In 1864, when Albert was eighteen years of age, and a few days after the Presidential election at which Abraham Lincoln was retained for a second term in the White House, Samuel Fish, who had delayed long enough to cast his vote for the great emancipator, started with his family for the West, and arriving in Milan located and bought a farm in what is called East Milan, just outside the corporate limits of the village of that name. The purchase was a large ten room brick house, surrounded by twelve acres of ground. While the place was small, Samuel and his son built up there a considerable industry as a tile and flower pot factory, and they conducted this from 1865 until the death of Samuel Fish on September 15, 1900. At that time he was eighty one years of age. This factory at Milan was one of the landmarks in the industrial history of the township Many years ago the proprietors introduced the manufacture of flower pots, and that was perhaps the largest feature of the business, and the wares had an extensive sale. After the death of his fattier Albert M. Fish continued the operation of the plant for five years, and then abandoned this branch of manufacture and bought some agricultural lands in that locality. He now owns ninety acres of well improved and high class farming land, and devotes his time to general agriculture. However, since the death of his wife he has made his home at the old brick house which was formerly owned by his father, and which is now the property of his sister Miss Celinda Fish, one of the best known women in Milan Township.

Albert M. Fish was married in Milan to Miss Emily Graves. She was born in Lorain County, Ohio, in October, 1846, but gained her early education in Berlin Heights. She died at the Fish home August 8, 1911. She is remembered by her family and friends as a devoted wife and mother, and a woman of many excellent qualities. Her parents were Murray and Cynthia (Gibbs) Graves. Her father was born in Hatfield, Massachusetts, in 1818, and died in Milan in 1895. Her mother was born in Cameron, New York, October 28, 1824, and died in Milan Township, February 15, 1894. Murray Graves lived in Lorain County for a number of years but finally came to Milan Township in Erie County. He was a good citizen, very industrious, and his business was chiefly in butchering and dealing in meats.

The oldest of the children of Albert M. Fish is Fred A. Fish. He was born at the old home in East Milan in 1875, graduated from the Milan High School in 1892, subsequently took up electrical engineering, in which he gained his first knowledge at local plants, later pursued a technical course in Buchtel College at Akron and was graduated in the electrical engineering department at the. Ohio State University, and for his standing was granted a scholarship in the University of Wisconsin. After completing his education in 1898 he subsequently filled a chair in the Ohio State University, and from that went to. the Iowa State Agricultural College at Ames as associate and later as professor in electrical engineering, and has occupied the position for a number of years. He is now living at Ames, and is recognized as one of the best qualified educators in the state. He married Anna Calkins, of Troy. New York, who is a graduate of the University of Wisconsin. Their two daughters are named Frances and Elizabeth.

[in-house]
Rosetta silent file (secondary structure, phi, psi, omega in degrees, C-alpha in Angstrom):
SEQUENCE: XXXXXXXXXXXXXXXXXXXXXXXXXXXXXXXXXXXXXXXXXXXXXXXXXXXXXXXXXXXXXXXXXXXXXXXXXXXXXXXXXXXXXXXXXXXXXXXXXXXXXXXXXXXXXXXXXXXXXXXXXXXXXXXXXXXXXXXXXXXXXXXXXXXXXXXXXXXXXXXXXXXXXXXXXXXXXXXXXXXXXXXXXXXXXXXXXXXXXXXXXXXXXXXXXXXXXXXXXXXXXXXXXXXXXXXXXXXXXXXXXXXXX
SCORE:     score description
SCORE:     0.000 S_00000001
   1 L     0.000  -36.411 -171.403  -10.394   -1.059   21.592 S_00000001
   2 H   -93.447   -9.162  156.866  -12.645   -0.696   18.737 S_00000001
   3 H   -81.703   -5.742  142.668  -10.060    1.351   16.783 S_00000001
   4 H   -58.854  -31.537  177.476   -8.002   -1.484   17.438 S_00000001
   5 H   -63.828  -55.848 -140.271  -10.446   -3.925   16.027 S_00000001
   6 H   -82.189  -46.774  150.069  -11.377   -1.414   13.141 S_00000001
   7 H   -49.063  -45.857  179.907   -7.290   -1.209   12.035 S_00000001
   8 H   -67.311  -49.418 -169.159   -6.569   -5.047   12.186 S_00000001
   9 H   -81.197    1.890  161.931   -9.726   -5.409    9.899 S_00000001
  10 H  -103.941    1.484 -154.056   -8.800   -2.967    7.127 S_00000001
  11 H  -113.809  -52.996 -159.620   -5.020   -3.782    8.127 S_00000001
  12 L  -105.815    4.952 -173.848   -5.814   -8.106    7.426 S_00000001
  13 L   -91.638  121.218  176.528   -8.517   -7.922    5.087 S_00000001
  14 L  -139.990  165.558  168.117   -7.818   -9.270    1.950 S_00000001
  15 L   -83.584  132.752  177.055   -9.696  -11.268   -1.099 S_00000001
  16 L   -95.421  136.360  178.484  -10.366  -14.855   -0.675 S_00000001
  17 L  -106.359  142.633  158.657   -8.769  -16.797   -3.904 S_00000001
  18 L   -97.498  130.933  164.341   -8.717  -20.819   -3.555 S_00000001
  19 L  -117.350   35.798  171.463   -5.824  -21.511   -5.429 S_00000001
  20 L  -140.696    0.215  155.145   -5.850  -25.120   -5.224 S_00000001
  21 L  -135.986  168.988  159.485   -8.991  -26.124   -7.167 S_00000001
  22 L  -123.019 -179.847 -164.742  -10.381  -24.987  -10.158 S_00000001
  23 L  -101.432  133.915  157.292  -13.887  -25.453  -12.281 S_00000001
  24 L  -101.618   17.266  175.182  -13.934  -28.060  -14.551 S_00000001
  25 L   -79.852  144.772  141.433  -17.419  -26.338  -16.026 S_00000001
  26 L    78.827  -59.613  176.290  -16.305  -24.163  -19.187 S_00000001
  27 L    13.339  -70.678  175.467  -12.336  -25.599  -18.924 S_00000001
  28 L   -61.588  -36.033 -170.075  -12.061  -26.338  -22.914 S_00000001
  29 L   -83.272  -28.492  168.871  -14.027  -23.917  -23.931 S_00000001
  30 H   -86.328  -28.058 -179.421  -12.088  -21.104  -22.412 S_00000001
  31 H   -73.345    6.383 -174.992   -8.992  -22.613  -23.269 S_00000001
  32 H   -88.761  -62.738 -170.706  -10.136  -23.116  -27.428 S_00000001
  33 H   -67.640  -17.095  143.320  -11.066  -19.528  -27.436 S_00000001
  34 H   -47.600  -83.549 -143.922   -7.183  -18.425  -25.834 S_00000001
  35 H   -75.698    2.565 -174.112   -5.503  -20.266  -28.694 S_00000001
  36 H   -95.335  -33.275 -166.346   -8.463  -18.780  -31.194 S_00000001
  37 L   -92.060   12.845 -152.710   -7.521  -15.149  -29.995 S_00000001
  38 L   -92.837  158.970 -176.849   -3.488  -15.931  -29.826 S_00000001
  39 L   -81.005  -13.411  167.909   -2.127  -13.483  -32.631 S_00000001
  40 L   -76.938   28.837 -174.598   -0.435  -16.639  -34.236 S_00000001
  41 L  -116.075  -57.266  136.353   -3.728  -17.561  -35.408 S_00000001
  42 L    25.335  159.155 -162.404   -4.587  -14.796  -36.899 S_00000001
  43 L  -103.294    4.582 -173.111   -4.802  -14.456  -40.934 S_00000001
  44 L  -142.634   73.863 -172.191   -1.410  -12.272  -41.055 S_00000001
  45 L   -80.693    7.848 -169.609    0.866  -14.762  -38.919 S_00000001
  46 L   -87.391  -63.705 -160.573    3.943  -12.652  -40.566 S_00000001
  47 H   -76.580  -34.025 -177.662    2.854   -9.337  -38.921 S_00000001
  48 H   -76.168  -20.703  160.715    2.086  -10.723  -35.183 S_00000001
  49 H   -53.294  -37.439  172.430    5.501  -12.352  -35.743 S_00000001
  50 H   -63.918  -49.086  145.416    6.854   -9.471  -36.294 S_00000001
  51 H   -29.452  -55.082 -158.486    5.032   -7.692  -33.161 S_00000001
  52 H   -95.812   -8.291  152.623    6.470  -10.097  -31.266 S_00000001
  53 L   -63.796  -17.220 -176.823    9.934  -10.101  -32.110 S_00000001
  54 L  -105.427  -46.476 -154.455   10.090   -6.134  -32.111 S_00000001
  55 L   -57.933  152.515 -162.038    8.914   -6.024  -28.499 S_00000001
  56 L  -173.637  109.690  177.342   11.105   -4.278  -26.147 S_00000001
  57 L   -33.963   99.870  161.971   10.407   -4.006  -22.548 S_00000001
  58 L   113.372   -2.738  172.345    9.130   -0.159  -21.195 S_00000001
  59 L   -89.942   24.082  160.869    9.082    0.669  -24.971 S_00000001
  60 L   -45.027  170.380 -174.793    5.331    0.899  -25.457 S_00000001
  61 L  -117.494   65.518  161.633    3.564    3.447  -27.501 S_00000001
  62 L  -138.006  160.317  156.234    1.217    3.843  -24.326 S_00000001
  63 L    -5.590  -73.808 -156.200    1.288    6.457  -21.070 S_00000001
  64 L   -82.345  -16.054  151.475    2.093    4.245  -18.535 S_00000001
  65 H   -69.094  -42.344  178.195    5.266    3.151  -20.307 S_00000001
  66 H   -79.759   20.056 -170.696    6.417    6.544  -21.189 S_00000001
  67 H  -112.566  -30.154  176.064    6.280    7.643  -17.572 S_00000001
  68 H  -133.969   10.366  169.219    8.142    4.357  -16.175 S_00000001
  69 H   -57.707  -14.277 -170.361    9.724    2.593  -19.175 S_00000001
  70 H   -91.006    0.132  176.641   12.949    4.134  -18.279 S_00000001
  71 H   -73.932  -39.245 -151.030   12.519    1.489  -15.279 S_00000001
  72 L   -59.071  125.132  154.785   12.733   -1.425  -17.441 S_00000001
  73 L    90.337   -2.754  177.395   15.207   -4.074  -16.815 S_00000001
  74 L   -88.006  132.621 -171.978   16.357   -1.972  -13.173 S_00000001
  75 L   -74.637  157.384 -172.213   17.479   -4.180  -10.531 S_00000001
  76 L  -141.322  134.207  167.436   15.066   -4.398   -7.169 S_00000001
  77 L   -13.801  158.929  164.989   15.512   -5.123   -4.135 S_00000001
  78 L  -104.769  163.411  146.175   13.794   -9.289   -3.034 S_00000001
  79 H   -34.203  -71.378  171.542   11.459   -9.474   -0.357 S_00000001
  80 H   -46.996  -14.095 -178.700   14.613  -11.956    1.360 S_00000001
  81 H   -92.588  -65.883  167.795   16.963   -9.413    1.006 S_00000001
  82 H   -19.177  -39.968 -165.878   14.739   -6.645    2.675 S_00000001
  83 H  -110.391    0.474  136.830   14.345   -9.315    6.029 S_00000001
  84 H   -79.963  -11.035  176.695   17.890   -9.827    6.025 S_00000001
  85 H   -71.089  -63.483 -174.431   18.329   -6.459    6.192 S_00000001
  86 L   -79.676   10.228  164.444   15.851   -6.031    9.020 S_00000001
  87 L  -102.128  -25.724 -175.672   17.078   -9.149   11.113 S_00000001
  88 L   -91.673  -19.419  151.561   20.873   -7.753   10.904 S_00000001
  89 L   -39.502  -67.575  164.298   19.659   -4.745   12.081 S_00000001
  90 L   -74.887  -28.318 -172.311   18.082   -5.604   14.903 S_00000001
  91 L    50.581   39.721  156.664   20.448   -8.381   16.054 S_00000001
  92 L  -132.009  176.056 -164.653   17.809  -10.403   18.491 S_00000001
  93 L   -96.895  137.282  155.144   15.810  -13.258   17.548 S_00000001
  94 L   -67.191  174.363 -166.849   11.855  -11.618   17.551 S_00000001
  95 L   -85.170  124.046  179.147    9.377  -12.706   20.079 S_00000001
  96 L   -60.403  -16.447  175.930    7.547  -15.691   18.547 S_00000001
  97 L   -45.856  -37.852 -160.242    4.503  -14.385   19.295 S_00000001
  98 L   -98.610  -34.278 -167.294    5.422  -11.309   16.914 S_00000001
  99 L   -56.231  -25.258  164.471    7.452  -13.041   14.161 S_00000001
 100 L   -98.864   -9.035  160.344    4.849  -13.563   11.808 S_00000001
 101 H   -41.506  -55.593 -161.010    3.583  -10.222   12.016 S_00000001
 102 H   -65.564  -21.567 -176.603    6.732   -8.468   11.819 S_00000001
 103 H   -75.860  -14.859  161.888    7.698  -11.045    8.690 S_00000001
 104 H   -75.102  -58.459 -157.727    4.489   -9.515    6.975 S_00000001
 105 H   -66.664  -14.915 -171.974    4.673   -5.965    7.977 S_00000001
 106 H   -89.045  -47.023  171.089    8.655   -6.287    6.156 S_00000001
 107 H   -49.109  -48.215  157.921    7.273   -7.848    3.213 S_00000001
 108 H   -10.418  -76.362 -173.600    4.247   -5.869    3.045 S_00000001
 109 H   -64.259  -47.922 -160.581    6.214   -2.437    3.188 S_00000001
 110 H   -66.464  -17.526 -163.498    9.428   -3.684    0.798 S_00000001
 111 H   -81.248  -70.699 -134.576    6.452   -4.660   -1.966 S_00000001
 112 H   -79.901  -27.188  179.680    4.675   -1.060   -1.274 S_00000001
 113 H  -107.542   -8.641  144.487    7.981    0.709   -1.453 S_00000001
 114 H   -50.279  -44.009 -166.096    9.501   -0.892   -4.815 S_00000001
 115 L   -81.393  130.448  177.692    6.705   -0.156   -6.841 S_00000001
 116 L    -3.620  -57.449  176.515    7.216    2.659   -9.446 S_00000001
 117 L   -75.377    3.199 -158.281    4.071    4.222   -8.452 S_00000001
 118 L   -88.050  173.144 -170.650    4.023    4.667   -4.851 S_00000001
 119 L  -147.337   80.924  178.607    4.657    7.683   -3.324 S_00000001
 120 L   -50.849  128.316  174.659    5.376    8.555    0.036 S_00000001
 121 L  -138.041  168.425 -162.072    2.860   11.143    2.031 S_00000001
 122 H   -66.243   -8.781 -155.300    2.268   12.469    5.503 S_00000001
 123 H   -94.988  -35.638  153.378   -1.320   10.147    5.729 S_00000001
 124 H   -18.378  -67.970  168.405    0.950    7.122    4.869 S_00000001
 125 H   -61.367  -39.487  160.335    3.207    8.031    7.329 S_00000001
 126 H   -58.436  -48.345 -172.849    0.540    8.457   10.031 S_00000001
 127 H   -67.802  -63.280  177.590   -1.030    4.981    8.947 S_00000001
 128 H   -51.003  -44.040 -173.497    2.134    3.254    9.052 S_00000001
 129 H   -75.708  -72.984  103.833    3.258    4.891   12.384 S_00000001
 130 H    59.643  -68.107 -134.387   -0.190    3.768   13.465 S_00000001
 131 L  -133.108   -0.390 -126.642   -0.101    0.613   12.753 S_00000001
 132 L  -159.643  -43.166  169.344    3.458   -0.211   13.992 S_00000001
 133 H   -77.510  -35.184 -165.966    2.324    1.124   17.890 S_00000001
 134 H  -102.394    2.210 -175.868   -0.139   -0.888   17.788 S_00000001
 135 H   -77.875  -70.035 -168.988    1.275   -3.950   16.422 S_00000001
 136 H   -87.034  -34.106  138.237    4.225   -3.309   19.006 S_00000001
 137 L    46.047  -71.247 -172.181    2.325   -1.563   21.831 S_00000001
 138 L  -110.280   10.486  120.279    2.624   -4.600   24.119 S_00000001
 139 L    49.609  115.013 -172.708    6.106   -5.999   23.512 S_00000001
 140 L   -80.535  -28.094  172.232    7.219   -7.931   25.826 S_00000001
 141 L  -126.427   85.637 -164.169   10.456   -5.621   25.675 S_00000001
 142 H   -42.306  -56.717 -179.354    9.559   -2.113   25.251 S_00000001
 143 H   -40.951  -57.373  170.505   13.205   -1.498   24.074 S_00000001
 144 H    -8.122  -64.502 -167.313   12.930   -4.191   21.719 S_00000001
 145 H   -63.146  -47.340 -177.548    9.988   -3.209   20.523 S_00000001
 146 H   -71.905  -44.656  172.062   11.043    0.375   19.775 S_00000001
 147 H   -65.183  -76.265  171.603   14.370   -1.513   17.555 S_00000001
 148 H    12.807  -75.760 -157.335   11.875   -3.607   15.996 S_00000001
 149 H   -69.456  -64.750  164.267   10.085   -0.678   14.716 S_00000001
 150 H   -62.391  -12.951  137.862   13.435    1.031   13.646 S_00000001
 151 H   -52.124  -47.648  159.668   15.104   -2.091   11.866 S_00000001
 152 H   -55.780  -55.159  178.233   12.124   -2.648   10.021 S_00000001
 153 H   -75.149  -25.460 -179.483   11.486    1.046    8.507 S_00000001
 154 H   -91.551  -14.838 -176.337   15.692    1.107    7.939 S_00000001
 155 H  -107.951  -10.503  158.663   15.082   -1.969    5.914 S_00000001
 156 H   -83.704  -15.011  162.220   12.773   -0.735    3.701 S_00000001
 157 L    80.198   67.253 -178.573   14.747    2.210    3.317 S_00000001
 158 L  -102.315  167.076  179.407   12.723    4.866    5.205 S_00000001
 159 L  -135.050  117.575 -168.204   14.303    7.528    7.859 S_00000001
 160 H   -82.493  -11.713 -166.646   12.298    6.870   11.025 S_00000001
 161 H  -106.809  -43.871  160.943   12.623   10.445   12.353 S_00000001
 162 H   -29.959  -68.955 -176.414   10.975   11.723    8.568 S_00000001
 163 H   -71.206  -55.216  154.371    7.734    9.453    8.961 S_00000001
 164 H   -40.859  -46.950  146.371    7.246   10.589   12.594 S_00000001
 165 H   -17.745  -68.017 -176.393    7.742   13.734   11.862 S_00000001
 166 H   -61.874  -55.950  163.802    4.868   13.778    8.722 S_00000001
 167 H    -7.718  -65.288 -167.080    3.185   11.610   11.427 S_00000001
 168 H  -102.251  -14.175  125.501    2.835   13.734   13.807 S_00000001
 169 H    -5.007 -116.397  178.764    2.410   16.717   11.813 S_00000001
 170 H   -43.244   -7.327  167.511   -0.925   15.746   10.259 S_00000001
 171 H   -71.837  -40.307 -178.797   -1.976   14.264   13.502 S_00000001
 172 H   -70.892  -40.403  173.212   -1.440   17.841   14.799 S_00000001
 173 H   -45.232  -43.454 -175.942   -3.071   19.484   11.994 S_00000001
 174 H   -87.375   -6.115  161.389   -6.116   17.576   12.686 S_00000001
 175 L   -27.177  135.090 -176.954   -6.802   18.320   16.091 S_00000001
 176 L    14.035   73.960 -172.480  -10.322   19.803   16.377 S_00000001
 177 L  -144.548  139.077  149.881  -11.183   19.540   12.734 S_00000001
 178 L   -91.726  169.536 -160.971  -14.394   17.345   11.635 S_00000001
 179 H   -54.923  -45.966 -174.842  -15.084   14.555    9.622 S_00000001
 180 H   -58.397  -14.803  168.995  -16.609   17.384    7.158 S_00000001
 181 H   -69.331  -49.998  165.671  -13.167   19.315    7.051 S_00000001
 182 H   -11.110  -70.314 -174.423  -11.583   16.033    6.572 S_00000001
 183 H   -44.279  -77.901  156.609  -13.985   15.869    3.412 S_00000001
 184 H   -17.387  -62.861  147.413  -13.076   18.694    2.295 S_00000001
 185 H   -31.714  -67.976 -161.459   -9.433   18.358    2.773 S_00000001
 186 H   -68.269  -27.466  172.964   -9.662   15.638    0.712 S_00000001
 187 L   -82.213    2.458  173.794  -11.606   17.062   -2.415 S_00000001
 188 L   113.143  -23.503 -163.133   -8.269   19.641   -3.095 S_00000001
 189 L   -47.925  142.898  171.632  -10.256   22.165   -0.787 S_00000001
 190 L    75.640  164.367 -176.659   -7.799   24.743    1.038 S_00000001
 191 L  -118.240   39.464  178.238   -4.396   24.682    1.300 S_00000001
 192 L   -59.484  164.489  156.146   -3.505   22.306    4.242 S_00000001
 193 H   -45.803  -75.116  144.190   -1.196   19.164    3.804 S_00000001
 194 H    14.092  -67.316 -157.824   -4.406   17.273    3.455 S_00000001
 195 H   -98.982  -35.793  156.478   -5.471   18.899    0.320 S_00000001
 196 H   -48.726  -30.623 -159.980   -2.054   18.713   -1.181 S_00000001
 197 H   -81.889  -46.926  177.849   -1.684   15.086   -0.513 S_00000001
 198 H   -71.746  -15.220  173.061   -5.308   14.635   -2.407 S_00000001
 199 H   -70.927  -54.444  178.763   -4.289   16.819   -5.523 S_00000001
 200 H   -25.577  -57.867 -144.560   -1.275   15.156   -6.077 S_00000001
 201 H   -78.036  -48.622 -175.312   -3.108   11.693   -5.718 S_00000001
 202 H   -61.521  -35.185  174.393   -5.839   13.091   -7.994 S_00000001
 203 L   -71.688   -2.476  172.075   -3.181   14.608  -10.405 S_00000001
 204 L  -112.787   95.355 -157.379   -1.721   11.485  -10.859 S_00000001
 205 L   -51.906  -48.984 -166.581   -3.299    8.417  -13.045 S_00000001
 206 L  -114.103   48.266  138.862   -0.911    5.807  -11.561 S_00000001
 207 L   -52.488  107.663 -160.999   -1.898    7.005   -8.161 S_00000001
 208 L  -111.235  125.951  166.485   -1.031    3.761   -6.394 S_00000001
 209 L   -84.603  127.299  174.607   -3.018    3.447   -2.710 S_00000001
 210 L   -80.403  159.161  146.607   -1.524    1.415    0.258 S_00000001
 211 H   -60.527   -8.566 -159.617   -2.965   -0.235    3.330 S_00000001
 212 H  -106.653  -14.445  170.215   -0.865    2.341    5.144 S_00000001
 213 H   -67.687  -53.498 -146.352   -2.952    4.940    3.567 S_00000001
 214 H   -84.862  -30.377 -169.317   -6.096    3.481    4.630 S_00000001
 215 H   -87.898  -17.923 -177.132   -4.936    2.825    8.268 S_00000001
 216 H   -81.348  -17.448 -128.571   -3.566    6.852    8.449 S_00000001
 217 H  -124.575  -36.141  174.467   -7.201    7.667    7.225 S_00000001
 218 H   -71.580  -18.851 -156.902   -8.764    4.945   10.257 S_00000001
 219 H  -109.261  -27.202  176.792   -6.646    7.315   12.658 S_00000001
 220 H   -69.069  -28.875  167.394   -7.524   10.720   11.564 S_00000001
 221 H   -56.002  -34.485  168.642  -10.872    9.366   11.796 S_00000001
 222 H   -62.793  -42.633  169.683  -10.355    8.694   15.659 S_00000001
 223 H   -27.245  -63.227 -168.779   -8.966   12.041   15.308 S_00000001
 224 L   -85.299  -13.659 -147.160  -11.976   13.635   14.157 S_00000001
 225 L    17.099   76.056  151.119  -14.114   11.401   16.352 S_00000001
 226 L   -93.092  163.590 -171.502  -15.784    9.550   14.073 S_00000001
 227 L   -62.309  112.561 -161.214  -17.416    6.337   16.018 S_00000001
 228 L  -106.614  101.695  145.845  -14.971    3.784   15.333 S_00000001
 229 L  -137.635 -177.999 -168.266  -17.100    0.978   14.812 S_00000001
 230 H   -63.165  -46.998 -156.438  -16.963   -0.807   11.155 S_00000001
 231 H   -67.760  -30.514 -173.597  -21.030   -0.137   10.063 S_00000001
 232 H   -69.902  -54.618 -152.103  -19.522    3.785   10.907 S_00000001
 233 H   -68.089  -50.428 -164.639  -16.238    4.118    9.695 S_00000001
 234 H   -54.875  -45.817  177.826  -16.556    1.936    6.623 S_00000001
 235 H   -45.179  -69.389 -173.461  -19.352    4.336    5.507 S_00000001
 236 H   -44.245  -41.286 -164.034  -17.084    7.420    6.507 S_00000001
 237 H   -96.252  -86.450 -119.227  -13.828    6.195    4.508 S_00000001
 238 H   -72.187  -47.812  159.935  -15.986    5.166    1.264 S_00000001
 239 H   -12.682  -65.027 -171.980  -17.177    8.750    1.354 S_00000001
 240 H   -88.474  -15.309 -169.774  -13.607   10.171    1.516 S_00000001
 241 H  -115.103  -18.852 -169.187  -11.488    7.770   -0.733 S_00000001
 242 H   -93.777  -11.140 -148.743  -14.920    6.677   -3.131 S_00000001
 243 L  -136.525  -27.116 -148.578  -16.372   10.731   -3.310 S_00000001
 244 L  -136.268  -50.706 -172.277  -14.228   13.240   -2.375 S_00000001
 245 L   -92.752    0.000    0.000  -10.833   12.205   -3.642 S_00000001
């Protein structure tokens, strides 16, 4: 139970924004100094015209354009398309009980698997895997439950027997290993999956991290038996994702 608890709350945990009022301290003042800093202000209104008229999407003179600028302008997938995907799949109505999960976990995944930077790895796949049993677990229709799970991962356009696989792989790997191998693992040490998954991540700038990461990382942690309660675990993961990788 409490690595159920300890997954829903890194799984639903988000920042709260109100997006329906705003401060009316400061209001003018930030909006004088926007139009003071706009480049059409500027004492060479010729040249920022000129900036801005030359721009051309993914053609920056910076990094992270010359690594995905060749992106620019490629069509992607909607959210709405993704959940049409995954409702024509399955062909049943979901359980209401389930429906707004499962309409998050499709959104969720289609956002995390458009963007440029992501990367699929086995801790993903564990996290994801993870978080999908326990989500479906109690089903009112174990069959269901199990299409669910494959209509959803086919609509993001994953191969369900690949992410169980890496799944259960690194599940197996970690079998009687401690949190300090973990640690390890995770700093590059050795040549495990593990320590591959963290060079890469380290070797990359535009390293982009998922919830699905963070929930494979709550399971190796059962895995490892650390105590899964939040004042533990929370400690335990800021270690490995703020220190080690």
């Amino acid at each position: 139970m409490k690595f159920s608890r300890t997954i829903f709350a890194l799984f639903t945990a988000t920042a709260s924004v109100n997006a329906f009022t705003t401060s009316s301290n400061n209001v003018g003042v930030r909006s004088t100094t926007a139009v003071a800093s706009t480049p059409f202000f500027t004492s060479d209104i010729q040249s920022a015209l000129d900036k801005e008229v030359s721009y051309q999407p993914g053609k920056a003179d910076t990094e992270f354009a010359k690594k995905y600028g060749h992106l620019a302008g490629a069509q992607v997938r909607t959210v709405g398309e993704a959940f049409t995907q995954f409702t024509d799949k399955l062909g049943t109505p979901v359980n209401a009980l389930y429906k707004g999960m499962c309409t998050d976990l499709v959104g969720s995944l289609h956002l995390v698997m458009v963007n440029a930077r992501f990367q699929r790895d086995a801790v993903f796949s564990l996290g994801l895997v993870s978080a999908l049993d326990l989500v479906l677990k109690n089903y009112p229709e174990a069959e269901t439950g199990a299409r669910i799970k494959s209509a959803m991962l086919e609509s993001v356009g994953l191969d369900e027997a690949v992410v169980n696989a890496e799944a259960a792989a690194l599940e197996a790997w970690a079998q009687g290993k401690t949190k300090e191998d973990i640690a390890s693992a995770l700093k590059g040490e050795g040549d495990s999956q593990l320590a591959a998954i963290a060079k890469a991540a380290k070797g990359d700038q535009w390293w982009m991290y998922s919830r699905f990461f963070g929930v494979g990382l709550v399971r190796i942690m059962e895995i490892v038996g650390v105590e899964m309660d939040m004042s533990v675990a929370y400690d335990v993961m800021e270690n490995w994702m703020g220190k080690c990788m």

Carl W., the second son of Mr. Fish, has also been well educated and is now a foreman with a telephone company. He married Miss Olivia Brandrup, who was a well educated Iowa woman and had taught in San Francisco, California.

Roy M., the youngest of Mr. Fish's sons, was born at the old homestead at East Milan, December 11, 1881. He pursued the study of electrical engineering for a short period, but his health failing about that time he went West with his wife to California, and spent the greater part of 1908-09 in traveling along the west coast. After his return to Ohio he bought sixteen acres in West Milan, and is now engaged in the raising of small and tree fruits and general farming. He married Miss Ada M. Hart, the daughter of Philip and Lucy (Fisher) Hart. She was born in Norwalk, Huron County, was graduated from the Norwalk High School in the class of 1902 and from the Woman's College at Cleveland, and at the age of twenty was principal of the Milan High School, a position she held for three years until her marriage. Mr. and Mrs. Roy Fish have two children, Jean Allison and Robert M. This little family are members of the Presbyterian Church, while Roy Fish is affiliated with Milan Lodge No. 329, F. & A. M.

Mr. Albert Fish and his sons are rather independent in political matters. The father at different times served altogether for three terms as township trustee. He is treasurer of Milan Lodge No. 239, F. & A. M., and is also a member of Milan Grange of the Patrons of Husbandry.

From:
A Standard History of Erie County, Ohio
By: Hewson L. Peeke
Assisted by a Board of Advisory Editors
The Lewis Publishing Company Chicago and New York 1916